** How Not to Be Wrong by Jordan Ellenberg


Written by a mathematician, How Not to Be Wrong: The Power of Mathematical Thinking explores a wide variety of topics where mathematical reasoning helps make better decisions. The author gives himself the mission of proving that math is useful, which of course it is, but most of the examples are statistics-oriented and none manages to show that calculating a slew of integrals gives any benefits to the average math student (meaning the one that won’t go on to be a math major). Still, his writing is engaging and funny, and effortlessly mixes odd historical facts (Pythagoras believed he could talk to cattle), witty mathematical definitions (“the natural logarithm is the one you use if you have e fingers”), and railings against scientist who “torture the data until it confesses”, and politicians, who may be the worst statistics abusers of us all.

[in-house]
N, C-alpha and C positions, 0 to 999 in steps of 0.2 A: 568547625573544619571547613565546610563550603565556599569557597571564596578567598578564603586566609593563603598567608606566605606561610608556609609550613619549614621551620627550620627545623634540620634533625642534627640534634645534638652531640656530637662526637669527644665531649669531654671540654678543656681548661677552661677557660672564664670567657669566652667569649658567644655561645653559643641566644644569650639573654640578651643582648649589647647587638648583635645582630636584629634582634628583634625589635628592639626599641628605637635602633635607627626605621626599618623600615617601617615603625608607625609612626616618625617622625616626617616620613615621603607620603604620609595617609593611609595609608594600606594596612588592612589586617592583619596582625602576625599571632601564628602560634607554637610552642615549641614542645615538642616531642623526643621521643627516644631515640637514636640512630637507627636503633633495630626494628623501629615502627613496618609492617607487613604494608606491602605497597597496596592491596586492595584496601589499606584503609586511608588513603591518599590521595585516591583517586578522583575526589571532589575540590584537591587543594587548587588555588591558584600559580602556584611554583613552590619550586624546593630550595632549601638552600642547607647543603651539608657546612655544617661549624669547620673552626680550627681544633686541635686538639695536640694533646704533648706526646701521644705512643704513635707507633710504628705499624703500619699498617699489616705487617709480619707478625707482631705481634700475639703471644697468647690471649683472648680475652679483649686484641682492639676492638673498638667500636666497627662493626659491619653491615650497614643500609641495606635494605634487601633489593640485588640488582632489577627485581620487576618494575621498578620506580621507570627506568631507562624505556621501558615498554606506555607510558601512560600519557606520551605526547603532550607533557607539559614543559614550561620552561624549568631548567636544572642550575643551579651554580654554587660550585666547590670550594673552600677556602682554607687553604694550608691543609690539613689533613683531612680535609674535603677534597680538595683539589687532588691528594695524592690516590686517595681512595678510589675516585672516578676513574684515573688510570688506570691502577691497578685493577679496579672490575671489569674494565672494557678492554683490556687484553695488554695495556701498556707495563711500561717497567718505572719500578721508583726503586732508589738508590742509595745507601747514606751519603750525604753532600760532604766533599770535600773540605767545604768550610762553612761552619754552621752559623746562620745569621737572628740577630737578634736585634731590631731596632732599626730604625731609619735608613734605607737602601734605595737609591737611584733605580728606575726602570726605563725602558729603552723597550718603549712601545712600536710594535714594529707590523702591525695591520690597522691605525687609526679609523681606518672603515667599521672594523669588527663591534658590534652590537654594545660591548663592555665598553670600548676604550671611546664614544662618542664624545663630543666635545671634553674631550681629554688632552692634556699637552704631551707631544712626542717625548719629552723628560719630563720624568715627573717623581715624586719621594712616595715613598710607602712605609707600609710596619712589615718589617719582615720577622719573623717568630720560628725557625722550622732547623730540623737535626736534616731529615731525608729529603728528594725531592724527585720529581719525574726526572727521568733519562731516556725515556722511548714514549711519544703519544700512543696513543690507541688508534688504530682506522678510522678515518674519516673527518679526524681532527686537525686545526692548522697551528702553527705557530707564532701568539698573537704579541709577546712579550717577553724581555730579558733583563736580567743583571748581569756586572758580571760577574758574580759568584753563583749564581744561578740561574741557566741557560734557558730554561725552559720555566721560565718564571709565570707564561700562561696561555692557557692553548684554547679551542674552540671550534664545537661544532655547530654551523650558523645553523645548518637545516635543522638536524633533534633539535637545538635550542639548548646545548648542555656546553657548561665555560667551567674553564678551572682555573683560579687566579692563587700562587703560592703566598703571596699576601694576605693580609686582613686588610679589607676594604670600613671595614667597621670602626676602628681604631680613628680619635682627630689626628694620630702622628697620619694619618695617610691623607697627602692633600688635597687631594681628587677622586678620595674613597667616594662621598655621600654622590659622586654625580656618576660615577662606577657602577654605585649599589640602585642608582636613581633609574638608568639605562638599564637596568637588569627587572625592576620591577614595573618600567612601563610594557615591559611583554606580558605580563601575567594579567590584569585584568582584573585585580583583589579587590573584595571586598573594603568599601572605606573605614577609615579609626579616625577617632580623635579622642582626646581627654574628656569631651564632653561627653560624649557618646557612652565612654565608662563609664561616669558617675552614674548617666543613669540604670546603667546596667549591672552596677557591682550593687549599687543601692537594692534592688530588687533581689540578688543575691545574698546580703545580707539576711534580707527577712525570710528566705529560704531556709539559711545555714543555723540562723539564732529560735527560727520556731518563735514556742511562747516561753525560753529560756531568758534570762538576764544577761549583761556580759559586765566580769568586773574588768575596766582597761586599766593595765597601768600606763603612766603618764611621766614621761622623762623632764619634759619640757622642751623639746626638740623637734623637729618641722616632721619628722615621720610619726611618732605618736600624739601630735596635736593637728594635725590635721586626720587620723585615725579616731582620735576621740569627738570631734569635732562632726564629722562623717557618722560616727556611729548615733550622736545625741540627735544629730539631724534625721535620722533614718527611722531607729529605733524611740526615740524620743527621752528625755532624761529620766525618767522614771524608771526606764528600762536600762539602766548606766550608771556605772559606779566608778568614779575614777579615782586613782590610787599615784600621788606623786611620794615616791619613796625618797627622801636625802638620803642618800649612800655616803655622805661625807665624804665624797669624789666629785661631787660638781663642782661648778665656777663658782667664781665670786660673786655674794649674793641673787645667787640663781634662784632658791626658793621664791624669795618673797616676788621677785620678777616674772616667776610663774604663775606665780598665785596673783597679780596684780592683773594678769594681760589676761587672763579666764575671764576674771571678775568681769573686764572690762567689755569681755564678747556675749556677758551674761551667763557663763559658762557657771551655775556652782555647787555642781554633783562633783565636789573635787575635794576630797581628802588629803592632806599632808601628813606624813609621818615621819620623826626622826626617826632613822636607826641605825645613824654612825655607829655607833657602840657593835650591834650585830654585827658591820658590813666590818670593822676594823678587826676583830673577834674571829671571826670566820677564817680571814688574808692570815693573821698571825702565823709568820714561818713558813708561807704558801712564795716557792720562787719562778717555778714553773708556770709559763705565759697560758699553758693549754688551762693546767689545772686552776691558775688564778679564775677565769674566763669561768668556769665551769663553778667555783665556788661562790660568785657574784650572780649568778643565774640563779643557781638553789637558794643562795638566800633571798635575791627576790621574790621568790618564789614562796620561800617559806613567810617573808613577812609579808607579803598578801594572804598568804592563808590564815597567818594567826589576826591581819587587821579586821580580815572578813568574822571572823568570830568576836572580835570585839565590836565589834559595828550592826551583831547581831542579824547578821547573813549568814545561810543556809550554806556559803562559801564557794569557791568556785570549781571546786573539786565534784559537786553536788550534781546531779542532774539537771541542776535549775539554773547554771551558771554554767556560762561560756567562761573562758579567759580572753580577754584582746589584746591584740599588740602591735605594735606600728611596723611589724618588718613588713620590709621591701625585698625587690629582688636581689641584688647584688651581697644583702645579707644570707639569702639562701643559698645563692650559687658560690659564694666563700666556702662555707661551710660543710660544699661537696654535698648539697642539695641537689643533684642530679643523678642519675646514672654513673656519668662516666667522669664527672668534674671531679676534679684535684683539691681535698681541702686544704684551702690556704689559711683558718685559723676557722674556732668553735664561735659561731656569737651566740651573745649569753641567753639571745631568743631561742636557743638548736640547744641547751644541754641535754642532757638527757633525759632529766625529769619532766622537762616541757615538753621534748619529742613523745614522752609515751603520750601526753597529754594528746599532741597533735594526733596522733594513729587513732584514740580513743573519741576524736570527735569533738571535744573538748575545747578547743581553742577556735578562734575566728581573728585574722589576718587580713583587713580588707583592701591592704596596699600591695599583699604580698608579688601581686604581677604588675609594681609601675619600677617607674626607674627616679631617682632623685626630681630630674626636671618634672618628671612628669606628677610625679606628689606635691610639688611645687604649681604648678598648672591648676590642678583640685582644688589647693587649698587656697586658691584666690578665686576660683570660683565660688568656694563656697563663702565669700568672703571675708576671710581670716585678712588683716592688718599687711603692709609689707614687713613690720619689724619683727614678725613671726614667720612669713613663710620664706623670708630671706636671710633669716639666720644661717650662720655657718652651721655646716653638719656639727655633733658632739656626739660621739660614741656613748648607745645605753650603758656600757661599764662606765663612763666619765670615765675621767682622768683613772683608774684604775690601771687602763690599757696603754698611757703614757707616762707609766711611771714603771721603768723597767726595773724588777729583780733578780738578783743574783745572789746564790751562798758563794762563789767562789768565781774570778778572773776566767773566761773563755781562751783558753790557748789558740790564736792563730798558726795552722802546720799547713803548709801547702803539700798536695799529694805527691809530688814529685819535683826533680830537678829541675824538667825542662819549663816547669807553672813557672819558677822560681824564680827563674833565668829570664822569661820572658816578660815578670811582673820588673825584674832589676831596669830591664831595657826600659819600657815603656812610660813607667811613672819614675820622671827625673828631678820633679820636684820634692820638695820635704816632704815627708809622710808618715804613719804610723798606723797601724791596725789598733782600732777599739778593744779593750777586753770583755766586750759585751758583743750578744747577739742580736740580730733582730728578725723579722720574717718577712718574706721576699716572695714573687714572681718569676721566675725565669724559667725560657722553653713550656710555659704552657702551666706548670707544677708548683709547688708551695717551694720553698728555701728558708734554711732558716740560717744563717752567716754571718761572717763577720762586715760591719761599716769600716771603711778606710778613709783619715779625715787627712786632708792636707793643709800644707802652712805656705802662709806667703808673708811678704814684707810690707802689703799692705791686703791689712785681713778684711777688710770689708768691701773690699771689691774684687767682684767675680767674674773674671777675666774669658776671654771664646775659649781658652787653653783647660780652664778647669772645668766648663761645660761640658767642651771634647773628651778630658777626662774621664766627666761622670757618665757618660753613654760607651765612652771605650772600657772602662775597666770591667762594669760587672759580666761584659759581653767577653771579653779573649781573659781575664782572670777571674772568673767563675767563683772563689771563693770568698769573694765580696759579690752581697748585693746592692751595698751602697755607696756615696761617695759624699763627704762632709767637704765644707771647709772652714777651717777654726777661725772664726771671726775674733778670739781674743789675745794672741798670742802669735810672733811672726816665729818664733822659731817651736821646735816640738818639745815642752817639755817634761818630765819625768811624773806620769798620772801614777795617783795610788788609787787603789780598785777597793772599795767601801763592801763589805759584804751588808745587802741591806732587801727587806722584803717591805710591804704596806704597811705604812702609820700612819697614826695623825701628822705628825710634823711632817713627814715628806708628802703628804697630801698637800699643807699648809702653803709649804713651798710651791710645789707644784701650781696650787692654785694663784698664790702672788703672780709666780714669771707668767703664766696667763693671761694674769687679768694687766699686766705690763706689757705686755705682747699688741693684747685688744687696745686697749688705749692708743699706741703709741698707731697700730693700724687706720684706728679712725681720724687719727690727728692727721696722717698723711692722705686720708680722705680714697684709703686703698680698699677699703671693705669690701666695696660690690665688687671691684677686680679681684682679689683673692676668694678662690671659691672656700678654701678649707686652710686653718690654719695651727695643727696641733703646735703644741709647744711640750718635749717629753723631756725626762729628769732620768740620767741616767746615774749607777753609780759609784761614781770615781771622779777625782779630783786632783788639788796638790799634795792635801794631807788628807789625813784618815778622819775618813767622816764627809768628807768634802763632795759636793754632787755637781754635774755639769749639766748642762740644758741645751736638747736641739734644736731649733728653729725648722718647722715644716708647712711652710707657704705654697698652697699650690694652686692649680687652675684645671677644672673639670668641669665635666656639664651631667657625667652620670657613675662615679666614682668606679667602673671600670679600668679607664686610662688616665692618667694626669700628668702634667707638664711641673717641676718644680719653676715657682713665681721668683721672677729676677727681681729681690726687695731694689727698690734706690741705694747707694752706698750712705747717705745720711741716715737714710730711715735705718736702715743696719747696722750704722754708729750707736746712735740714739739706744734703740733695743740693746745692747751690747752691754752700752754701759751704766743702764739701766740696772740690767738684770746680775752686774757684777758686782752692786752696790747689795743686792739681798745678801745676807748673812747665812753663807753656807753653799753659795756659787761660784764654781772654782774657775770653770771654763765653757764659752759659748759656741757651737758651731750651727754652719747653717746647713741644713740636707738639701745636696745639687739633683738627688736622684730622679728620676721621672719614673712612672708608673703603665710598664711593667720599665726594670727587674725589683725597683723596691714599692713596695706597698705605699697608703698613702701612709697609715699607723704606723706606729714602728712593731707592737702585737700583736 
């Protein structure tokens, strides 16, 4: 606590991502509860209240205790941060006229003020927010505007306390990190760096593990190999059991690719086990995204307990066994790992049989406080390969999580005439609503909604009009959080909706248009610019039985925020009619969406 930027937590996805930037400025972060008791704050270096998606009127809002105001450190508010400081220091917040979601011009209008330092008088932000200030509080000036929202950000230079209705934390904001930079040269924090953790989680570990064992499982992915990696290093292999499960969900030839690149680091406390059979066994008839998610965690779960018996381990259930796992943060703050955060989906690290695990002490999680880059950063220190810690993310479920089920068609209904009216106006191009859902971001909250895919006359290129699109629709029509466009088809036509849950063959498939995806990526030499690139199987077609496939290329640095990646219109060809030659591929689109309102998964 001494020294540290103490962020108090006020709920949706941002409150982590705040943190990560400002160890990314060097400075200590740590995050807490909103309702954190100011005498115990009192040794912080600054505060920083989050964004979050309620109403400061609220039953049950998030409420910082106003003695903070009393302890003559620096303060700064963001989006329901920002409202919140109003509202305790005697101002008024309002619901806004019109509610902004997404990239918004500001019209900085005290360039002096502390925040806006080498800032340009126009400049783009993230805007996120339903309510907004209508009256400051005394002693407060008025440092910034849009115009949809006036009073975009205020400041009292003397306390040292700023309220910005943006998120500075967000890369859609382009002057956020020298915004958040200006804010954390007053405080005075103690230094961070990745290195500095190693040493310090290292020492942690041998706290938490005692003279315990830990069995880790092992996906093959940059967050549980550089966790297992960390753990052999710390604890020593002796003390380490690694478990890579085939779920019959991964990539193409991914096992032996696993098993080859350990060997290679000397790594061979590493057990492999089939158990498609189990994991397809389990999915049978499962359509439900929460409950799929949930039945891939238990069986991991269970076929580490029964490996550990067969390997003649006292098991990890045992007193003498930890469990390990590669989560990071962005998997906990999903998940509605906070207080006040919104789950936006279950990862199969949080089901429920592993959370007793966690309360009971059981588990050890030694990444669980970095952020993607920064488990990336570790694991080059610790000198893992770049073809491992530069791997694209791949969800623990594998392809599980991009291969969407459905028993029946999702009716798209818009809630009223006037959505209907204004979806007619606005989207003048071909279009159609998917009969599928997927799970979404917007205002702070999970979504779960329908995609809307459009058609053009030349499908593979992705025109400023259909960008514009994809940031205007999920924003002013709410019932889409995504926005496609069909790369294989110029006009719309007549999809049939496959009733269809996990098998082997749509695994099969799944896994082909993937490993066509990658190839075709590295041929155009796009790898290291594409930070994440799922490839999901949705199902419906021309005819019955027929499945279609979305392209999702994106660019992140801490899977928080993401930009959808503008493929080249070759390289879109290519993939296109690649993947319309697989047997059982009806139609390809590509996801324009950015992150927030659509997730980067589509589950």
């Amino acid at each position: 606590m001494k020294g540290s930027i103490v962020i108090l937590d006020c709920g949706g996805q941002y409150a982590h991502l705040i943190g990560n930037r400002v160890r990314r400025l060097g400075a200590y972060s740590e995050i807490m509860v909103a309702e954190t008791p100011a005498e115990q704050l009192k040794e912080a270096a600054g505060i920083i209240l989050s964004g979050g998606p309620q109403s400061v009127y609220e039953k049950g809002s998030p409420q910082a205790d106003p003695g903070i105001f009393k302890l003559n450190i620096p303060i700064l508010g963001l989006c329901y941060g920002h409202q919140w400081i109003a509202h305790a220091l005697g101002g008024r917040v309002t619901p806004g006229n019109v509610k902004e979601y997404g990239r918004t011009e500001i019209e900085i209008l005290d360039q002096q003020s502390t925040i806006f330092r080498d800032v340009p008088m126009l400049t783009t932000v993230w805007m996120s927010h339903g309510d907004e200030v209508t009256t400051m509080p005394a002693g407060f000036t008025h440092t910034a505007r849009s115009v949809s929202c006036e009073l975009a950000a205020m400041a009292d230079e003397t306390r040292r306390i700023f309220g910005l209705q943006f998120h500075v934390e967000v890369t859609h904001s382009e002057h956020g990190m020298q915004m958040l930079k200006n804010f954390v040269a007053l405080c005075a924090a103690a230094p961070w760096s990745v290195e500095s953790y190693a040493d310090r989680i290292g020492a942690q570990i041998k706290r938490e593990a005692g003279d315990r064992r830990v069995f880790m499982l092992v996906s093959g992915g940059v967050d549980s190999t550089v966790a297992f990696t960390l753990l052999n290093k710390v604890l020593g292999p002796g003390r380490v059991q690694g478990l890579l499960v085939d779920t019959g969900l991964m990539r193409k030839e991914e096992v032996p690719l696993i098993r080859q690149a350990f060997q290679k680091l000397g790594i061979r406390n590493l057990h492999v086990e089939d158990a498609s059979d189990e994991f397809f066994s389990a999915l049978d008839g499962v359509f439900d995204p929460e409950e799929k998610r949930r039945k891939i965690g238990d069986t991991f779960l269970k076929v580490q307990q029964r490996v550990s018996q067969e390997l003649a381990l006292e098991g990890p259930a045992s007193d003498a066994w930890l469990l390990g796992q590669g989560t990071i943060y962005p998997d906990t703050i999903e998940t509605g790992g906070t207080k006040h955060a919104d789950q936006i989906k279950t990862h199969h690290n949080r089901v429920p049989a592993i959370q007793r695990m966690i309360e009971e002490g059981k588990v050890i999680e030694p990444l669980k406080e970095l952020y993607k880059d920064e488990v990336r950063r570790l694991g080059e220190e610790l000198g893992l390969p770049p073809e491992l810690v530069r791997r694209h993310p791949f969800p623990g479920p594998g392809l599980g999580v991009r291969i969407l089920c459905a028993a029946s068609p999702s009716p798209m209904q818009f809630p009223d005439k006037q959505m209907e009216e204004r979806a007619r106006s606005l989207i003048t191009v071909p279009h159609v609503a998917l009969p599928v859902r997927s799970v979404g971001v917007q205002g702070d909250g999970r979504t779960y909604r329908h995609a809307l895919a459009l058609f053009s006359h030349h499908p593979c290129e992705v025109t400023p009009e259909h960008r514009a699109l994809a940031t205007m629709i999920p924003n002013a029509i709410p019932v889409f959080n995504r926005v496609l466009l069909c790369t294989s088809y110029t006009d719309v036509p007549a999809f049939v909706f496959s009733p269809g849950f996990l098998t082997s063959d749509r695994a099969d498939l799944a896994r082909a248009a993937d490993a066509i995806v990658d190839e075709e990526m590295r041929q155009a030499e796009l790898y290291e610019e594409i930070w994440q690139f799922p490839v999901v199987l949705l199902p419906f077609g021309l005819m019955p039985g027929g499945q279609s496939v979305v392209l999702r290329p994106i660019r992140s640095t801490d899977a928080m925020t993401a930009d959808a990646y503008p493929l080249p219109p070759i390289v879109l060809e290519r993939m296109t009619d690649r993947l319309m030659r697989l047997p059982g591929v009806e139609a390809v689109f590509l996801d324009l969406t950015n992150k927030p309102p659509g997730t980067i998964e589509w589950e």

There is a formula (I think notation) error on page 37 — but the rest is sound, and surprisingly accessible, even if p-dimensional vectors, non-euclidean geometry, or Godel’s incompleteness theorem are a bit ambitious!

 

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